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Dinosaur Footprint Trail

28 August 2023
Biology, Geology

At https://scitechdaily.com/we-were-freaking-out-scientists-explore-dinosaur-coliseum/ … scientists discovered and documented a single dinosaur track site in Alaska, and were blown away. The location is known as the coliseum. It comprises an assemblage of rock layers, each preserving a wealth of dinosaur footprints. It is not one rock layer with tracks, as one might find elsewhere. It is a sequence through time, we are told. Layer on top of layer. On the other hand the layers may have been laid down quickly, compressing the ones below and rapidly preserving the footprint. Otherwise we would have to imagine footprints being preserved for long periods of time, prior to burial by sediments. Is that even possible?

The coliseum is a cliff formation. A dinosaur trackway can be seen at the base of the cliff. It dates to the Late Cretaceous period – leading up to the dinosaur killing asteroid. Or the rapid layers of mud were laid down as part of that upheaval, and preserved. The cliff was laid down as sediments on flat ground, we are told, near what was possibly a watering hole. The latter idea seems to be speculation to account for so many dinosaurs in a single location. As the earth buckled to form the Alaska Range mountain chain, at a much later date, the flat ground folded and tilted vertically, exposing the cliff formation with the tracks. The tracks, we are also informed, were formed in mud that overwhelmed the tracks, or filled in the tracks and then hardened. So, there was a lot of mud slurping around.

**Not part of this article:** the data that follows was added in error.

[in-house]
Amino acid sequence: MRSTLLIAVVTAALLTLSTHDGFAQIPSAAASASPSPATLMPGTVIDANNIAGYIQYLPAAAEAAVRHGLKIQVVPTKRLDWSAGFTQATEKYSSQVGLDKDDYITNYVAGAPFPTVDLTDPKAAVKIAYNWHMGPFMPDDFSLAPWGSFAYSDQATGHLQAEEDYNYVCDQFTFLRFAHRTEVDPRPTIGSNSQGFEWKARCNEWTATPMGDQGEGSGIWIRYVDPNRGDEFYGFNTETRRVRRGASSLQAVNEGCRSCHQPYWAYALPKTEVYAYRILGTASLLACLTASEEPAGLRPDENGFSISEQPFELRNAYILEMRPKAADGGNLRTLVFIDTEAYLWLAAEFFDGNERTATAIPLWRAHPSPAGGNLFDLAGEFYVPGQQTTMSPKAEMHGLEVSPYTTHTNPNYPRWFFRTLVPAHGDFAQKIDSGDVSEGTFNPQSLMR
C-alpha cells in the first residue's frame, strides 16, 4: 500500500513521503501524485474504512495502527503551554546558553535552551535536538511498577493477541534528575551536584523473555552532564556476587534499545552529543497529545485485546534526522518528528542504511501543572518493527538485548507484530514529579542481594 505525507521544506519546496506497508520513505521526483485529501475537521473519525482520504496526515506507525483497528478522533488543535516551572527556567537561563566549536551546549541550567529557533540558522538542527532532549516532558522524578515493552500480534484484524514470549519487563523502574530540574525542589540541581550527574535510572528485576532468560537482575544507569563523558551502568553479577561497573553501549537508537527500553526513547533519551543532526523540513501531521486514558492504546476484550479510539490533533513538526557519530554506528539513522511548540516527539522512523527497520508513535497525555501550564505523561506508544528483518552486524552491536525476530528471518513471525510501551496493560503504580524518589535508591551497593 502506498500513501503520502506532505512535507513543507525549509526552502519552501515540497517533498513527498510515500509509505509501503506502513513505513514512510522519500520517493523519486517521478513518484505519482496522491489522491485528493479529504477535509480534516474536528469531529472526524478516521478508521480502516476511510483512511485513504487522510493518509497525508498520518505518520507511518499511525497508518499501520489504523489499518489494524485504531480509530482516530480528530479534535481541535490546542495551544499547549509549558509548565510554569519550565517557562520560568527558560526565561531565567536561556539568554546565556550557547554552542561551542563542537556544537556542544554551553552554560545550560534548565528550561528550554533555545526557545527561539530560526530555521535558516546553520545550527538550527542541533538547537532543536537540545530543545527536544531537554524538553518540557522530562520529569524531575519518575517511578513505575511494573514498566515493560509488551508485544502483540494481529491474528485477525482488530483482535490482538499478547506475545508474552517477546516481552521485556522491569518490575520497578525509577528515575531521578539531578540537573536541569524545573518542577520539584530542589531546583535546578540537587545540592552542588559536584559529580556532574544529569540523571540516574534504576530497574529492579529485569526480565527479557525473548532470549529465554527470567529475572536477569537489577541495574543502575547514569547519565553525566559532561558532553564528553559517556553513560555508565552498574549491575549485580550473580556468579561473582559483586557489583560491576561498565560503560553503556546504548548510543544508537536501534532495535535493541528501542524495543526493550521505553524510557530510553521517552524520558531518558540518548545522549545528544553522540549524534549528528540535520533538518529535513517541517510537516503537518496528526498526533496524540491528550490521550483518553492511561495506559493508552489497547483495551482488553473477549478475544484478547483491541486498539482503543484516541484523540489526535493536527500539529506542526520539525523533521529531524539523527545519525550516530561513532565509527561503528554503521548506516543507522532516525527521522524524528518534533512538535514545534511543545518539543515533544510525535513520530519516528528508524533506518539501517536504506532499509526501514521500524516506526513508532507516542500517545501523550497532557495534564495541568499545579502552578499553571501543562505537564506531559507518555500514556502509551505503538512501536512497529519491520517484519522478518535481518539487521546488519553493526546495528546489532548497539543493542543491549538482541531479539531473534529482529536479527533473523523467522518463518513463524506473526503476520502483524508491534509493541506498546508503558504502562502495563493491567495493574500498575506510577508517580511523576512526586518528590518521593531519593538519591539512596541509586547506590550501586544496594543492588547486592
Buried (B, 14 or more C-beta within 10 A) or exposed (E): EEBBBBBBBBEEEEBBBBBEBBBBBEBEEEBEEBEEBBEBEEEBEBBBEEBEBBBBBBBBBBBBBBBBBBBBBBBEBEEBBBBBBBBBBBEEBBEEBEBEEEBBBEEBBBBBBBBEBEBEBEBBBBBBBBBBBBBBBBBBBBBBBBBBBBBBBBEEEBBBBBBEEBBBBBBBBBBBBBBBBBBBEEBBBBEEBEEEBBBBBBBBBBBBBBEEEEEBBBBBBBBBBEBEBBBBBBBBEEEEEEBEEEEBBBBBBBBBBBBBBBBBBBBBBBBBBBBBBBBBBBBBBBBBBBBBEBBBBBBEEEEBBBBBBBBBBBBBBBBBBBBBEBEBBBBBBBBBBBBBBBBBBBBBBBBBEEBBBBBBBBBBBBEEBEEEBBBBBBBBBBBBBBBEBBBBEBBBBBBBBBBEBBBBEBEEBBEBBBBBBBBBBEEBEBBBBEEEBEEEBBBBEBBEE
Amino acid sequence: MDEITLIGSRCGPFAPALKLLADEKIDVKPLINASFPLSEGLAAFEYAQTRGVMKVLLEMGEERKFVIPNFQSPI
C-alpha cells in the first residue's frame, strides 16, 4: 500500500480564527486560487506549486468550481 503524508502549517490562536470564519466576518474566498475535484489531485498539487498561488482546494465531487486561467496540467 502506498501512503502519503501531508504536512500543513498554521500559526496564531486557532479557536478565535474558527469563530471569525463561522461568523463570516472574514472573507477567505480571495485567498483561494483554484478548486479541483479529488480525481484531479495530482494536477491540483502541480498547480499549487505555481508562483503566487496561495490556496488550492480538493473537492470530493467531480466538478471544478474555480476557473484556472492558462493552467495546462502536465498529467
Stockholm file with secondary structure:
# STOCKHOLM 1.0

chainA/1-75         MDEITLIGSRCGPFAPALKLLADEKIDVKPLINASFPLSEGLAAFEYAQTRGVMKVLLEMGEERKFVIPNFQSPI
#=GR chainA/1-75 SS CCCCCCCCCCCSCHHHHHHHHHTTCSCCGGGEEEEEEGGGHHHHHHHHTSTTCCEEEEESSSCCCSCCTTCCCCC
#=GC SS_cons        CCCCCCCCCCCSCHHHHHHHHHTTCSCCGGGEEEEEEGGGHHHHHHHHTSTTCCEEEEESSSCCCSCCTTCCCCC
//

In addition, the team found fossilised plants, pollen grains, and fossilised shellfish and invertebrae etc. The environment was, it seems, the flood plain of a large river system, with pools and lakes. There were coniferous and deciduous trees as well as flowers and horsetails. It would have been much warmer in Alaska at that time. See https://doi.org/10.1080/08912963.2023.2221267

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